Oxford University Press has a new series they're calling the "After Series." They are collections of essays, and Foucault and Derrida are the first of them. Two of their offerings are reviewed in a recent number of the Times Literary Supplement. It's an interesting read. The objective is to assess the enduring impact, if any, of Foucault, Derrida (and the rest of that gang) on the actual world of literary criticism. On the one extreme we have Francis Fukuyama (a student of Paul de Man): "I decided it was all bullshit." On the other hand is the plea not to allow all the controversy about those thinkers to dismiss entirely their intellectual legacies. Inevitably things quickly become political. We have Steve Bannon recently claiming his goal is "deconstruction of the administrative state." Maybe Bannon actually has read these folks, but more likely he's just appropriating some of their language. It's not a long review and is I think an interesting one.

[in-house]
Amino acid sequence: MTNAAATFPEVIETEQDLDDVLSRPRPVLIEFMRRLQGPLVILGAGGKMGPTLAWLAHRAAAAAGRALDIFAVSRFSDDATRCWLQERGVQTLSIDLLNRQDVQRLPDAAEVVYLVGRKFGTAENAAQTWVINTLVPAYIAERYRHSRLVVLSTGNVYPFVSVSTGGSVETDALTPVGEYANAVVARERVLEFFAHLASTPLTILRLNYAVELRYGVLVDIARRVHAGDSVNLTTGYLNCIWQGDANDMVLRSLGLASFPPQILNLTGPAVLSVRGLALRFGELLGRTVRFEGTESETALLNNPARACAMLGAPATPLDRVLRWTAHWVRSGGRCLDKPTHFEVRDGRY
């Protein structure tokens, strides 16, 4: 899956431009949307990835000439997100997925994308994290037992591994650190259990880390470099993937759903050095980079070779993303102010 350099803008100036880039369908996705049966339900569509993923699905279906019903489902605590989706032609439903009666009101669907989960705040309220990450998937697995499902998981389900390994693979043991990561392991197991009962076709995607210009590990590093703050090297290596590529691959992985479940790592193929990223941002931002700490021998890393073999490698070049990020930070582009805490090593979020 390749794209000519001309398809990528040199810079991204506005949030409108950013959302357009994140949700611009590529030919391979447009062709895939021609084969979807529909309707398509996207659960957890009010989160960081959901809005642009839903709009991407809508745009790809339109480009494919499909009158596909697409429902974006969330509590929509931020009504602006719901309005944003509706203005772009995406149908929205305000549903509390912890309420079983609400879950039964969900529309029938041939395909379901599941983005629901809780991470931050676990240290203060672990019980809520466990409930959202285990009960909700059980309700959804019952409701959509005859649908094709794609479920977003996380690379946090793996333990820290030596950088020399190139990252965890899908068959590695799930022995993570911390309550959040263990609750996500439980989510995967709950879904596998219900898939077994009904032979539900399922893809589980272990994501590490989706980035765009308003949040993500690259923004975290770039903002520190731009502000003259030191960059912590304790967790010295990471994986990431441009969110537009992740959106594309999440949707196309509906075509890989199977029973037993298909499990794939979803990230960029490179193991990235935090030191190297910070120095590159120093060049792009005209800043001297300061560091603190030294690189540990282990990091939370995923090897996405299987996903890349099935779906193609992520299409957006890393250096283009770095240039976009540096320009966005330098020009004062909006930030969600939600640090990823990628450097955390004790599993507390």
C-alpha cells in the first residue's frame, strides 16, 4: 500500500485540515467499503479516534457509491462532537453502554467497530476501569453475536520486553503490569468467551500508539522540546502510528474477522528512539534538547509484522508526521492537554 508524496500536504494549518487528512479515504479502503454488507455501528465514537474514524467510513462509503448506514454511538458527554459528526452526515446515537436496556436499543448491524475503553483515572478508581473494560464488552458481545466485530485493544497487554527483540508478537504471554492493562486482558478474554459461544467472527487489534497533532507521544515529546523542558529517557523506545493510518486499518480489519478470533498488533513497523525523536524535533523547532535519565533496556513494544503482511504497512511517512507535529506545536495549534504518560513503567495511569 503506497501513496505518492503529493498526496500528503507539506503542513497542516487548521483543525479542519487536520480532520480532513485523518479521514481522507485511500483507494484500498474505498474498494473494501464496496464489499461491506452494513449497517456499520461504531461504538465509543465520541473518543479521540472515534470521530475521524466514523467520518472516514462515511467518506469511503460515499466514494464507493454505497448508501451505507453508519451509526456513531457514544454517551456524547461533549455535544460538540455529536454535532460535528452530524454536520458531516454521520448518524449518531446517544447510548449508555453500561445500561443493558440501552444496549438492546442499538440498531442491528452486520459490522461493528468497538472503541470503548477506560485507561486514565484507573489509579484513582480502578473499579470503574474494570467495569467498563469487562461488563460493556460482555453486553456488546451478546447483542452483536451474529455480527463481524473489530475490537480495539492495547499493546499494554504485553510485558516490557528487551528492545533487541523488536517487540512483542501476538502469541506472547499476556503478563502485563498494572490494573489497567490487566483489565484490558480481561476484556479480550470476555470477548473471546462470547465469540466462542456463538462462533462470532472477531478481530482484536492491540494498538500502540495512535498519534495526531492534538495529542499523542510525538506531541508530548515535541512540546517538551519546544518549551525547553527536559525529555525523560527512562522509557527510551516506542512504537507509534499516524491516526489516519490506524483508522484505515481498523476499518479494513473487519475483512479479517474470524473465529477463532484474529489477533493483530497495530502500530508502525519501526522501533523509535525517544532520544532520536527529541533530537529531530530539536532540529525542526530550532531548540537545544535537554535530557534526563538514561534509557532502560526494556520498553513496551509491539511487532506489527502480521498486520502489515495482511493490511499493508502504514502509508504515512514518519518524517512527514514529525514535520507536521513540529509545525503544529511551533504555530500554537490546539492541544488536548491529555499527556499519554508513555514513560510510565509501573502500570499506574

The result is a refreshing and welcome intellectual intervention that avoids the traps of bloodless hagiography or blanket denunciation that often ensnare critical discussions around weighty intellectual figures in general, never mind the alleged progenitors of the twenty-first century's cultural decline. Both After Foucault and After Derrida take the -- distinctly postmodern -- approach that one's disembodied textual legacy is worthier of critical dissection than one's character.
I think that last sentence is kind of cute -- it's kind of a dissolving of the "author function" beloved of deconstructionists.